Russian hacker may have documents proving Kremlin meddling


Photo: DIMITAR DILKOFF/AFP (Getty Images)

A Russian businessman and accused hacker may have critical information about Russian meddling in the 2016 US presidential election, according to a recent report from Bloomberg. Fortunately for US authorities, the businessman in question was arrested and recently extradited to the US on unrelated criminal charges.

Vladislav Klyushin, the 41-year-old owner of Russian IT company M-13, has provided cybersecurity services to major government agencies in Russia, making him, as Bloomberg put it, “the top Kremlin insider handed over to U.S. law enforcement. in recent memory.”

He was arrested near an alpine ski resort in Switzerland in late March while he and his wife and children were on their way to a family vacation. (Switzerland-unlike Russia-has an official extradition treaty with the US) He was subsequently extradited to the US in mid-December.

The extradition is subject to a Indictment April 2020 against Klyushin and two colleagues, Ivan Yermakov and Nikolai Rumiantcev, on a series of charges related to extensive insider trading. The trio allegedly hacked into federal agencies responsible for storing US companies’ earnings reports and then used that information to trade shares in the companies before the reports were made public. In this way, they reportedly made more than $82.5 million by placing charged trades related to companies such as Tesla, Microsoft, Snap Inc. and others.

Klyushin’s lawyer, Oliver Ciric, has alleged that US authorities illegally hacked into the businessman’s phone to locate him and tip Swiss police about his presence in their country. Ciric further told Bloomberg that U.S. officials believe that Klyushin may have important information about Russia’s efforts to influence the 2016 U.S. presidential election and that he could be persuaded to give up that information in exchange for a possible reprieve from a related long prison term with his charge of insider trading.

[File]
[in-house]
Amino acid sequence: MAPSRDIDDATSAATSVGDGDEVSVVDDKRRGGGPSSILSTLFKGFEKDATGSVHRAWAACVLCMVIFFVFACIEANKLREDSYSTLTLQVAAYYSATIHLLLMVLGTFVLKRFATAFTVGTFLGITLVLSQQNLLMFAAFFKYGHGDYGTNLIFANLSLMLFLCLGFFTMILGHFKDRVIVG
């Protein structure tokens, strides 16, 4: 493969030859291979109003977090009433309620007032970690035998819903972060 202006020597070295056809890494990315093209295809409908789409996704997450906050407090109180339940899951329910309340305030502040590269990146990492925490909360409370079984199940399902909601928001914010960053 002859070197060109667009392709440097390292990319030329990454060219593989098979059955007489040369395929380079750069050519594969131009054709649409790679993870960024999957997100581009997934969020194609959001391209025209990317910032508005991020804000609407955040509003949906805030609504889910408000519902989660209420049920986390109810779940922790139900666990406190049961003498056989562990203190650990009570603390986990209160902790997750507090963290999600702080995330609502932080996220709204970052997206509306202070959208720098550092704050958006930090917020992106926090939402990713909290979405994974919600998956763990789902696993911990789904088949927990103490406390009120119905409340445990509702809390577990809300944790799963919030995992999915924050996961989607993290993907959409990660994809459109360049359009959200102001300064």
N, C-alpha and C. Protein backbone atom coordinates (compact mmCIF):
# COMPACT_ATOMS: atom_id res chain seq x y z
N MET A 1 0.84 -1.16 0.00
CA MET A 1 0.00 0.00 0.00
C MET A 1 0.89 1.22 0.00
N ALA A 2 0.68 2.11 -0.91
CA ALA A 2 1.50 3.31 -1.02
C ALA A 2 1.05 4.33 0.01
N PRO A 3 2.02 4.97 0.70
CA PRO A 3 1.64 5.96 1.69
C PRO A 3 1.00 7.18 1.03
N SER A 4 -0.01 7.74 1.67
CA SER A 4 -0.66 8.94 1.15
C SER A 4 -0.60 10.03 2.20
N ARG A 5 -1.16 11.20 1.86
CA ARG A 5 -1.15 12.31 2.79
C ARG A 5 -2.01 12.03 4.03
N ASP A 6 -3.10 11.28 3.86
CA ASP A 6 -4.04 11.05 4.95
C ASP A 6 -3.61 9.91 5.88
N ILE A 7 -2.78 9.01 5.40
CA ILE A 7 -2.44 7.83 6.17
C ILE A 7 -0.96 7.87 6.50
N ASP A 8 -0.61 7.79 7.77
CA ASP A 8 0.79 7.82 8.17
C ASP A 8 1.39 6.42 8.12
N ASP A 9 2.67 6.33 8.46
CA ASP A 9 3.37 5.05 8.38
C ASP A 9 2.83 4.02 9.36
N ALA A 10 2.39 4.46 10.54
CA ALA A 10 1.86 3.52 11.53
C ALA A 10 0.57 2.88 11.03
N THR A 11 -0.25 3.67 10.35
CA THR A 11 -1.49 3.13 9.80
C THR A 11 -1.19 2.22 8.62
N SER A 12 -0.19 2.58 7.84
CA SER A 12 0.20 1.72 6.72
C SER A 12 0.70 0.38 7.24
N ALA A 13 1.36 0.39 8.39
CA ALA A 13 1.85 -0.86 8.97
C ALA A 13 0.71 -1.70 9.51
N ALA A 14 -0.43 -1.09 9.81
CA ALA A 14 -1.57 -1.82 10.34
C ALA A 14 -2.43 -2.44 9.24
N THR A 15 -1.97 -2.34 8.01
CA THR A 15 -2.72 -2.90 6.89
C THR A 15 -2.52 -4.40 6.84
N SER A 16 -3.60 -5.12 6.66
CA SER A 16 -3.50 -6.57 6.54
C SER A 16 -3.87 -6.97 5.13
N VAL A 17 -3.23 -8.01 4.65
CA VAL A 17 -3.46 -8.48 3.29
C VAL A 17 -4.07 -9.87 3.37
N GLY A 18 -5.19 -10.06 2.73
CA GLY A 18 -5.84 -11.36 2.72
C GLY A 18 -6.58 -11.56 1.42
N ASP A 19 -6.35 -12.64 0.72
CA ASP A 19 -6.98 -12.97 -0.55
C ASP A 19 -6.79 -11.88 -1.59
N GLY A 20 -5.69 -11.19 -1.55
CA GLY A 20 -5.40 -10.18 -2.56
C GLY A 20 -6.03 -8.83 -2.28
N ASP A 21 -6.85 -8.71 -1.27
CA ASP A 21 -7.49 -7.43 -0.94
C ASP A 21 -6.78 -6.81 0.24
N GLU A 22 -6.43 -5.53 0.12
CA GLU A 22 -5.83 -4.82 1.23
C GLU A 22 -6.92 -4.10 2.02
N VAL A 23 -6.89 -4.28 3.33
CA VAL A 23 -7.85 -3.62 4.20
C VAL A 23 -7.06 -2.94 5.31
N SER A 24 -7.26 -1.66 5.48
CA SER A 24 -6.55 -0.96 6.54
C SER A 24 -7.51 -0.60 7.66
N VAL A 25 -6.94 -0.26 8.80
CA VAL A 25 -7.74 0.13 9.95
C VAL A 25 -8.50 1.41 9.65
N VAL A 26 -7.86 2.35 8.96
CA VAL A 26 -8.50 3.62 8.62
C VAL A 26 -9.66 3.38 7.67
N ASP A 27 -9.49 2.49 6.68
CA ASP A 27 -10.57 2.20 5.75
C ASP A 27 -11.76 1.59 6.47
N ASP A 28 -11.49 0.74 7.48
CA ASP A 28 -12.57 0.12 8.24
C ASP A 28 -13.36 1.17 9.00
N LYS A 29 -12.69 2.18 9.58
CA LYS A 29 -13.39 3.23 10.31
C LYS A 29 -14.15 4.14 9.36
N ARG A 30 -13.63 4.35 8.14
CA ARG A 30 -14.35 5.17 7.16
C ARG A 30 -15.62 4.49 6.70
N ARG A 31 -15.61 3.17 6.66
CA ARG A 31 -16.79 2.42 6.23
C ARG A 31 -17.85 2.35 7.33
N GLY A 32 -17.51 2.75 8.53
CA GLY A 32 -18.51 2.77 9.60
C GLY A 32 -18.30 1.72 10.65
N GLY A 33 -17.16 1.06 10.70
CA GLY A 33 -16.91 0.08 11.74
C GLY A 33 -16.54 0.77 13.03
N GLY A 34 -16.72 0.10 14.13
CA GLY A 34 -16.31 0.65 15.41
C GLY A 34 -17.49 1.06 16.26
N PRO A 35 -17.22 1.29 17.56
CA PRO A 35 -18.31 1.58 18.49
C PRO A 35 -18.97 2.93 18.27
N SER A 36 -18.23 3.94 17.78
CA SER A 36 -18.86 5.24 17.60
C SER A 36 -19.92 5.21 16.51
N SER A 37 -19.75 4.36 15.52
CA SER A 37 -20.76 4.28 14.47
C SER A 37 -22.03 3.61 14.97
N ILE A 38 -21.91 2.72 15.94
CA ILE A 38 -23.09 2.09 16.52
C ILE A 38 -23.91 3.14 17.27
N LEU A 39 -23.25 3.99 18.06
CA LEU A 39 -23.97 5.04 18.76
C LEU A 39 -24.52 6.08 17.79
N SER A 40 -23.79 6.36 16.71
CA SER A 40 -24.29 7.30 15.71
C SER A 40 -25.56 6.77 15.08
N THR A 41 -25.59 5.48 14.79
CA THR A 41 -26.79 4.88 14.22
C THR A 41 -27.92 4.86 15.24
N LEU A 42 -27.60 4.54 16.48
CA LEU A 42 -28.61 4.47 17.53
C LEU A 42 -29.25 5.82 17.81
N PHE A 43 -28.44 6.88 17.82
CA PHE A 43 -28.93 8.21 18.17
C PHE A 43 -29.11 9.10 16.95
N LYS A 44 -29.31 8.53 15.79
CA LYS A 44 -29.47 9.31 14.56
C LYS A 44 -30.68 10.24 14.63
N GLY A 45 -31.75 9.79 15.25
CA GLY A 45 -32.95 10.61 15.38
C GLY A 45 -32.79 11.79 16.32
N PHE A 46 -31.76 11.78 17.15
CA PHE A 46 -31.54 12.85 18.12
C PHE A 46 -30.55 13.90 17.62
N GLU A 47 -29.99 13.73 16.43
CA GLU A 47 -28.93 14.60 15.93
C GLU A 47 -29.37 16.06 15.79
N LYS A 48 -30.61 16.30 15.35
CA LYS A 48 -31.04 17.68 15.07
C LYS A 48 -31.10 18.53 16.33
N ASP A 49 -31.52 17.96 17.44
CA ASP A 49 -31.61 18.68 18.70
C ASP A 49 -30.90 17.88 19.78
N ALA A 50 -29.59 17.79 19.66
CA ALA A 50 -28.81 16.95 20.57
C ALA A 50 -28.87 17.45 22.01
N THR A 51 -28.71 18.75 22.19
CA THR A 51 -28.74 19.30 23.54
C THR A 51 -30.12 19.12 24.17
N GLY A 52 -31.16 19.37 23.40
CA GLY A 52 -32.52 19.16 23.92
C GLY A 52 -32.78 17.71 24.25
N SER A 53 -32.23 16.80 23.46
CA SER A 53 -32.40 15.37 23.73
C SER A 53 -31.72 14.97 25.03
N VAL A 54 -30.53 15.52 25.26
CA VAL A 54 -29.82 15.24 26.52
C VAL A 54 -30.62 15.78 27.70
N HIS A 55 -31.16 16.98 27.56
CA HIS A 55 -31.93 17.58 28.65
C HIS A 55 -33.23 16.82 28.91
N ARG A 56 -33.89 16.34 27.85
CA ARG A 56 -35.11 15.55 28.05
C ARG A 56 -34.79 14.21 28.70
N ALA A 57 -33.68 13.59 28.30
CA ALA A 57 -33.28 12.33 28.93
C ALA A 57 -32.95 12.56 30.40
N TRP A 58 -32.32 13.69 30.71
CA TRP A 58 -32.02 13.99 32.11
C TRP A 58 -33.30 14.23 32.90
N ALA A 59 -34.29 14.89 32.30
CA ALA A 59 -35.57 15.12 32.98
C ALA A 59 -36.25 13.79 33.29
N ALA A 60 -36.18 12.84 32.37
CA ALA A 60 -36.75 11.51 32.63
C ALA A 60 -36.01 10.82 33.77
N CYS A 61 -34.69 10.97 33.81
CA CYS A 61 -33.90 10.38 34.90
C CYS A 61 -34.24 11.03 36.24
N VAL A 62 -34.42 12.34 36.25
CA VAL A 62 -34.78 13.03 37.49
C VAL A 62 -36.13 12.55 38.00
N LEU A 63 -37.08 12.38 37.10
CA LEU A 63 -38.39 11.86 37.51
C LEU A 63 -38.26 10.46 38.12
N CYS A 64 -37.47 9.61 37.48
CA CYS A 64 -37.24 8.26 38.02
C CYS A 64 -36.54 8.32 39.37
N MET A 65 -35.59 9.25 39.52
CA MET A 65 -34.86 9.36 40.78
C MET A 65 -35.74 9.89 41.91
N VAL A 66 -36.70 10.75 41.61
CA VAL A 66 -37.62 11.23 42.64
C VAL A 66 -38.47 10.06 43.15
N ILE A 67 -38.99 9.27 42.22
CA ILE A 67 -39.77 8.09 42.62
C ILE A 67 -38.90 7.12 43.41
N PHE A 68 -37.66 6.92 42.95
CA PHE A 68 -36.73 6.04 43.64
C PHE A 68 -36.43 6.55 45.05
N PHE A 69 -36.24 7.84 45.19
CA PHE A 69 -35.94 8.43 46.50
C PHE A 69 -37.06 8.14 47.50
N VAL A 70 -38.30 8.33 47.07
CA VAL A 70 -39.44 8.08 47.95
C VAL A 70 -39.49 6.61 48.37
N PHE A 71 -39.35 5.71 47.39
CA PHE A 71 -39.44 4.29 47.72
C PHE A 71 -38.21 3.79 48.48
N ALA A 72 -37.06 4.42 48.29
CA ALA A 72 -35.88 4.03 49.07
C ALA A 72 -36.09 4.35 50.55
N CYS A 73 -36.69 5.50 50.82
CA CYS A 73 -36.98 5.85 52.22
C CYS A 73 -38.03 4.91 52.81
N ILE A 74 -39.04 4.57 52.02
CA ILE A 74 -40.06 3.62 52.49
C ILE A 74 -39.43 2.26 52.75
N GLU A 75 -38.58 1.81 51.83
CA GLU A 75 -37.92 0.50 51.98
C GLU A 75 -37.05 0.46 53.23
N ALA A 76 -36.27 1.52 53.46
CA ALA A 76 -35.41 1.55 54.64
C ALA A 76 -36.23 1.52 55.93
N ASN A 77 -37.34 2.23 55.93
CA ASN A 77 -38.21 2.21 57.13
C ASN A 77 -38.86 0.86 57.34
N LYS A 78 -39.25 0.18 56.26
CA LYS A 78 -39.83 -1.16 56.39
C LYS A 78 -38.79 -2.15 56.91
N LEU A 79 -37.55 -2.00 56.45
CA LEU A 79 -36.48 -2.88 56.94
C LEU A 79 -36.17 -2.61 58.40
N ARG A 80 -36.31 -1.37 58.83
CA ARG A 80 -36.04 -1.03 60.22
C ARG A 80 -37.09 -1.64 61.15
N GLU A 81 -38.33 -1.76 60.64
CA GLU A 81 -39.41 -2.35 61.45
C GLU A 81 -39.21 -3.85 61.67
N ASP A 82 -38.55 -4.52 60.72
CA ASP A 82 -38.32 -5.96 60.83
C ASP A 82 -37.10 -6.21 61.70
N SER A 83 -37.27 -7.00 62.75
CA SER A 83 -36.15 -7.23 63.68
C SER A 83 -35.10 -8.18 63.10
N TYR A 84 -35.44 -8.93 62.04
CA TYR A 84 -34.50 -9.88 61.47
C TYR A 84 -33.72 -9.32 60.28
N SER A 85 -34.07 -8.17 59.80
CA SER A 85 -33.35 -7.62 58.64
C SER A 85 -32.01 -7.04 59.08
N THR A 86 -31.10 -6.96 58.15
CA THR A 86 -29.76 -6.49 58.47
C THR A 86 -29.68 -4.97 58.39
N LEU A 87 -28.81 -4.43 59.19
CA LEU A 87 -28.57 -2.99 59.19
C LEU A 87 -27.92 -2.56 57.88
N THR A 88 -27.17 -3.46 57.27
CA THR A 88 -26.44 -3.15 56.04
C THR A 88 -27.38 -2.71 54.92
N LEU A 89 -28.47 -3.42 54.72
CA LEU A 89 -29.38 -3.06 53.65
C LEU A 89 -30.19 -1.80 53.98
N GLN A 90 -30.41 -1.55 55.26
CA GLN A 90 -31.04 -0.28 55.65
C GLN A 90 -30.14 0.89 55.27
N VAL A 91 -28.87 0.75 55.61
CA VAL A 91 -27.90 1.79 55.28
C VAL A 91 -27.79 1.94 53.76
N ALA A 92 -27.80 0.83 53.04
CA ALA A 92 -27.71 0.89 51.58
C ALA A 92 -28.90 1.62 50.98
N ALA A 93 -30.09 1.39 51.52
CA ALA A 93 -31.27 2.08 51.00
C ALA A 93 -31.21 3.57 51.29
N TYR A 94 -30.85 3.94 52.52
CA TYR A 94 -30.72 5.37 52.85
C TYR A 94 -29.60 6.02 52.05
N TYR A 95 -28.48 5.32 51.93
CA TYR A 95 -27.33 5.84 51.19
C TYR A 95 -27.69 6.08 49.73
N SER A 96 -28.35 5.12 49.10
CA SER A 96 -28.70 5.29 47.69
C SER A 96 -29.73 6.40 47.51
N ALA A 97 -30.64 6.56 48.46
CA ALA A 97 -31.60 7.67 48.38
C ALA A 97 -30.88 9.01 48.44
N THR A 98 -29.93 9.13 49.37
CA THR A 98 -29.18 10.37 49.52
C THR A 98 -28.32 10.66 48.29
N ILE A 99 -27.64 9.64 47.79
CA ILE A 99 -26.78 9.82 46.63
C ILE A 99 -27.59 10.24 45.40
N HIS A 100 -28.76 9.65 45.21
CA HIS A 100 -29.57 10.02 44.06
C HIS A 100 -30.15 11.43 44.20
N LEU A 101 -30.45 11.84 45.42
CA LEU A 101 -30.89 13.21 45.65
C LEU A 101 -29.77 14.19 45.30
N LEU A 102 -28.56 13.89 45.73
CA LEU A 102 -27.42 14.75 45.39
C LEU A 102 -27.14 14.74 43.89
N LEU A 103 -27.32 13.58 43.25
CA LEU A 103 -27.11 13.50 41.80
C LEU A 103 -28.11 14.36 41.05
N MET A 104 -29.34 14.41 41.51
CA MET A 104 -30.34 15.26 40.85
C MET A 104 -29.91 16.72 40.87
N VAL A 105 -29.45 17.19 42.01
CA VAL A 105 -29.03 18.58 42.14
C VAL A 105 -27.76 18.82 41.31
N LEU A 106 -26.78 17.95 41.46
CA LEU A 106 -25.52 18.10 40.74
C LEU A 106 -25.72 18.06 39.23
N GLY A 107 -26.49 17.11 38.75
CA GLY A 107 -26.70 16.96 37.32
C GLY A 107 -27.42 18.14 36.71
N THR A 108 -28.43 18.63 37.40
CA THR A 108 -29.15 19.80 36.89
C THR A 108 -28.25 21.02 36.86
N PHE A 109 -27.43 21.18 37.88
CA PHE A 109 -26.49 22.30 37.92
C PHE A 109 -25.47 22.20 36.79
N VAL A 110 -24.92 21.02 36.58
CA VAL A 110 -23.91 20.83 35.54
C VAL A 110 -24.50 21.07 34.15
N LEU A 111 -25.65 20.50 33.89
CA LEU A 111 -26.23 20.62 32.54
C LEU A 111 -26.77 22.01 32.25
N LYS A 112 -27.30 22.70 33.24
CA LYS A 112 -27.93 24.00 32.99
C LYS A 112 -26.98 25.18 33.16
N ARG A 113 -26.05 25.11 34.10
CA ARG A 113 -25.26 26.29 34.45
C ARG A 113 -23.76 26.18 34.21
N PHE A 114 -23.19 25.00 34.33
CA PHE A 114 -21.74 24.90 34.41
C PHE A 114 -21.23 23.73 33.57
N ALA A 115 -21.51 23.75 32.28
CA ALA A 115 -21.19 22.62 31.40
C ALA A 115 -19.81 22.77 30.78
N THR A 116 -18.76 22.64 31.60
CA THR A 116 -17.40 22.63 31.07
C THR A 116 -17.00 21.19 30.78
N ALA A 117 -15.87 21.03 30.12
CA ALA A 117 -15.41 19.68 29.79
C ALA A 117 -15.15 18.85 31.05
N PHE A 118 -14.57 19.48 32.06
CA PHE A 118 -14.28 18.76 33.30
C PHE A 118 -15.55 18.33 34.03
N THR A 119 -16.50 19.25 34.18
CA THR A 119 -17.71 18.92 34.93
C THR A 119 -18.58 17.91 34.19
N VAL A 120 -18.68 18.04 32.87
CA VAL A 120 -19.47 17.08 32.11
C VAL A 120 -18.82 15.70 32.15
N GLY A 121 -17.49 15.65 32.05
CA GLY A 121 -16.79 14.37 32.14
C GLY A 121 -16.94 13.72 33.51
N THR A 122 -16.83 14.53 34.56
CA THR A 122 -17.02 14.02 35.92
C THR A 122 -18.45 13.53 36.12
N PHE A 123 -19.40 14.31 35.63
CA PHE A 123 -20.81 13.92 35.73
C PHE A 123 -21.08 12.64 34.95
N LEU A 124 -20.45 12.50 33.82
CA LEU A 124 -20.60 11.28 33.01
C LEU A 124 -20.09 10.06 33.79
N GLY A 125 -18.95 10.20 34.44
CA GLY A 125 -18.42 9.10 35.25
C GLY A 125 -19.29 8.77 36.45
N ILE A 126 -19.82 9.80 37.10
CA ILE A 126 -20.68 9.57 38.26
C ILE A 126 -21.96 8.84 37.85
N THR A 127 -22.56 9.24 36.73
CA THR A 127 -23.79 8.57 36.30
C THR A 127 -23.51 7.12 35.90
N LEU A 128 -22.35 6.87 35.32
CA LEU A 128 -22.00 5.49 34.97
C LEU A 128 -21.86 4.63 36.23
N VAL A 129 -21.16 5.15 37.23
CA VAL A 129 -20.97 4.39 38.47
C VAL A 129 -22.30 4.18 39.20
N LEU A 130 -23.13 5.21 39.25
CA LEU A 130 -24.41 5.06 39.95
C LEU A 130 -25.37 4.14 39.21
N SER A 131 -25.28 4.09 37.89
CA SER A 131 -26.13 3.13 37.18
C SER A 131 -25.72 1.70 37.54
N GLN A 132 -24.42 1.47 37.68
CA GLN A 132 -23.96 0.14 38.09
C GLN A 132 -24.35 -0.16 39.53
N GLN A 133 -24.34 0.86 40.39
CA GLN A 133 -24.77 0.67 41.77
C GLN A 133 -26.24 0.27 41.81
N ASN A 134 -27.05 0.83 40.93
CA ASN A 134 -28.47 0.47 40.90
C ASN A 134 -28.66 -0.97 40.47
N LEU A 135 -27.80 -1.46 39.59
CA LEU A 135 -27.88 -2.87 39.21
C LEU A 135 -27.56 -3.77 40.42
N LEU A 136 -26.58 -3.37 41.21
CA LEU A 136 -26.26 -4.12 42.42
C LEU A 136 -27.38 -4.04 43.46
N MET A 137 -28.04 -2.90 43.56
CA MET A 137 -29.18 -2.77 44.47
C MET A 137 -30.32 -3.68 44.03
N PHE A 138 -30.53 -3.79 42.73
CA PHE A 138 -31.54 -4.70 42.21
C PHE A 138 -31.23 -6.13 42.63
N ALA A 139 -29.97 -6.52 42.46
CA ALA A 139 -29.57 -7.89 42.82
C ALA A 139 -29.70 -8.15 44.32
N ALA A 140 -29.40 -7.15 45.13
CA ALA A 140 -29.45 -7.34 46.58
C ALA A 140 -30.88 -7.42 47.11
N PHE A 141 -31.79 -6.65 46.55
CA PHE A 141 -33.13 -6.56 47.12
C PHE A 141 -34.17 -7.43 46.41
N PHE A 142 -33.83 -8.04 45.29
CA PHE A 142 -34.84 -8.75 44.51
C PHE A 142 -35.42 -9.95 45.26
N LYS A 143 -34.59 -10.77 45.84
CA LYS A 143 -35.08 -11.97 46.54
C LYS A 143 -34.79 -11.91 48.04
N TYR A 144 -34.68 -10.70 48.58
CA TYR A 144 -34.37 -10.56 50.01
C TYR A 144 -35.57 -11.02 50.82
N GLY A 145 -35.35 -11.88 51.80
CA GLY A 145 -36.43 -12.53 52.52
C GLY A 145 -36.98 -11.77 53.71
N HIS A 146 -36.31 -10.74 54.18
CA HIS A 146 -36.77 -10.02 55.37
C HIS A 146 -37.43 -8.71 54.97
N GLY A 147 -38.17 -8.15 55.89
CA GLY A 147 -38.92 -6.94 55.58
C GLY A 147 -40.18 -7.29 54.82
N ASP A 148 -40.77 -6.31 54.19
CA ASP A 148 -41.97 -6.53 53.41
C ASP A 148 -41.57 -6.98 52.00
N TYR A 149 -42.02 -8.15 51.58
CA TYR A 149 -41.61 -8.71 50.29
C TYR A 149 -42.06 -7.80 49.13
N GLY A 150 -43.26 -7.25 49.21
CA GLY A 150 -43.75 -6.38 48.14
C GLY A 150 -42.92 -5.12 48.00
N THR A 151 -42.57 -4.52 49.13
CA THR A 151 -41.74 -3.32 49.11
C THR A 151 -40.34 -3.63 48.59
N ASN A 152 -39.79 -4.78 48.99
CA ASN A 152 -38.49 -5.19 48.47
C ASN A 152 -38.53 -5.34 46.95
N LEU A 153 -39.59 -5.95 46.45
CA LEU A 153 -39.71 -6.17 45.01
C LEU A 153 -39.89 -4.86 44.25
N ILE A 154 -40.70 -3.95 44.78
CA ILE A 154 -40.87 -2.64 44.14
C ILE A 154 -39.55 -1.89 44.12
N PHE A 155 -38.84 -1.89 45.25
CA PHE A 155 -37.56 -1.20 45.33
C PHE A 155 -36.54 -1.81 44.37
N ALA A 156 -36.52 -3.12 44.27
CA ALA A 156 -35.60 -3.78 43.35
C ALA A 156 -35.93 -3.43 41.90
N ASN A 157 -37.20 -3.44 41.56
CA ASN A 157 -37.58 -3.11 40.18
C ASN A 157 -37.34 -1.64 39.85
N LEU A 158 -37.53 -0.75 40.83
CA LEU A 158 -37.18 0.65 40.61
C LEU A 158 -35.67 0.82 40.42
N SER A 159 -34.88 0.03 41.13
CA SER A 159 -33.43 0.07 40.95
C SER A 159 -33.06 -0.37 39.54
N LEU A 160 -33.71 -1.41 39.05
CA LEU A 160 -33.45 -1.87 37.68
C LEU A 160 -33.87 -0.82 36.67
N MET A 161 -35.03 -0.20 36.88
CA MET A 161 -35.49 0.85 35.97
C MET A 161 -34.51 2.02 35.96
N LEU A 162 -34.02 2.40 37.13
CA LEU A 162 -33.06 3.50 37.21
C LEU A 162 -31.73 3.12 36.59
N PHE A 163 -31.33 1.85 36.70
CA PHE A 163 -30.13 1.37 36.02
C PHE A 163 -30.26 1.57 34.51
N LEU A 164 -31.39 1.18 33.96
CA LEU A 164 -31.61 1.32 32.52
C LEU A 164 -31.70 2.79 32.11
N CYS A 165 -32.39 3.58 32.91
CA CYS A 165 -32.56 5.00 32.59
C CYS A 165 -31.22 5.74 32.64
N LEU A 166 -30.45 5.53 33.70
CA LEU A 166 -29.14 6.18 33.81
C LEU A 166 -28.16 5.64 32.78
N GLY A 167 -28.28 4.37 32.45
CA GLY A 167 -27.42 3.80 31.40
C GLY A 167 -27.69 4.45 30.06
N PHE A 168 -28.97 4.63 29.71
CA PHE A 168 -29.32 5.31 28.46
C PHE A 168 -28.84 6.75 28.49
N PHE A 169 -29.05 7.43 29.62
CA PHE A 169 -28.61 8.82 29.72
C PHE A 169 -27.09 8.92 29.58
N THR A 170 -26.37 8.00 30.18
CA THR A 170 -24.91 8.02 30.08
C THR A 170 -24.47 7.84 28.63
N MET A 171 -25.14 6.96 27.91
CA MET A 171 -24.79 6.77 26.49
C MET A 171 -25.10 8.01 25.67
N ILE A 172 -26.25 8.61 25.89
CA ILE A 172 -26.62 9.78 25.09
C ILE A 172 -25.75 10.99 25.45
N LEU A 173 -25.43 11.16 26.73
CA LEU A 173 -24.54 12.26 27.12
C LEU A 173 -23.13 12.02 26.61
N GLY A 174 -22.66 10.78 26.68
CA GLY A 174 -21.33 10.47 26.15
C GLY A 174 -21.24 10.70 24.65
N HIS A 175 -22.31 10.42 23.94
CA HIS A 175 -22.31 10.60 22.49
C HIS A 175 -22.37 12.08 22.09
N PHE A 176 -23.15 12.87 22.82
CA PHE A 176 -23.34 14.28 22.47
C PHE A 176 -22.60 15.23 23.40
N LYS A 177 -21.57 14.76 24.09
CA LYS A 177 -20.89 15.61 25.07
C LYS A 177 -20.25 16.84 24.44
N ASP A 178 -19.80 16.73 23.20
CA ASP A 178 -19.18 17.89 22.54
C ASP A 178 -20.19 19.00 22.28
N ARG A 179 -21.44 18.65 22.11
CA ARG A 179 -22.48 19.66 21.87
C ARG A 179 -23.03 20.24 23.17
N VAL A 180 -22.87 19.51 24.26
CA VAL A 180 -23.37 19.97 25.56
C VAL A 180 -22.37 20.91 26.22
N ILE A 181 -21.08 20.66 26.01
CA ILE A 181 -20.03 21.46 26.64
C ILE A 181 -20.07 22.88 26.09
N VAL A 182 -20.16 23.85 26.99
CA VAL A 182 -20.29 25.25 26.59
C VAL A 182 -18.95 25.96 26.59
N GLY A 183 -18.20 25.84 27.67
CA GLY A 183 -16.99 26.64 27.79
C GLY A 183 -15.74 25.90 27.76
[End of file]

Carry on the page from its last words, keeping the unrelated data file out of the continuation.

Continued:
What kind of information could Klyushin have? According to sources interviewed by Bloomberg, Russian intelligence has come to believe that the businessman is in possession of documents showing that hackers working for Russia’s military intelligence agency, GRU, broke into Democratic Party servers in 2016. are, as are the documents’ own existence, unknown at this time.

Russian interference in 2016 elections is natural a complex, often obscure subject, although in this case Klyushin seems to have some connection with it. One of his co-conspirators in the insider trading case, Ivan Yermakov, was sued in 2018 as one of 12 Russian citizens accused of hacking into various Democratic Party organizations to influence the election. All agents – including Yermakov – were characterized as members of the GRU.

For his part, Klyushin has not struggled with anything in public. Through his lawyer, the businessman has blamed his arrest on an “operation set up by the US in conjunction with Swiss authorities” to obtain “certain confidential information” that the Americans believe he possesses, Bloomberg reported.


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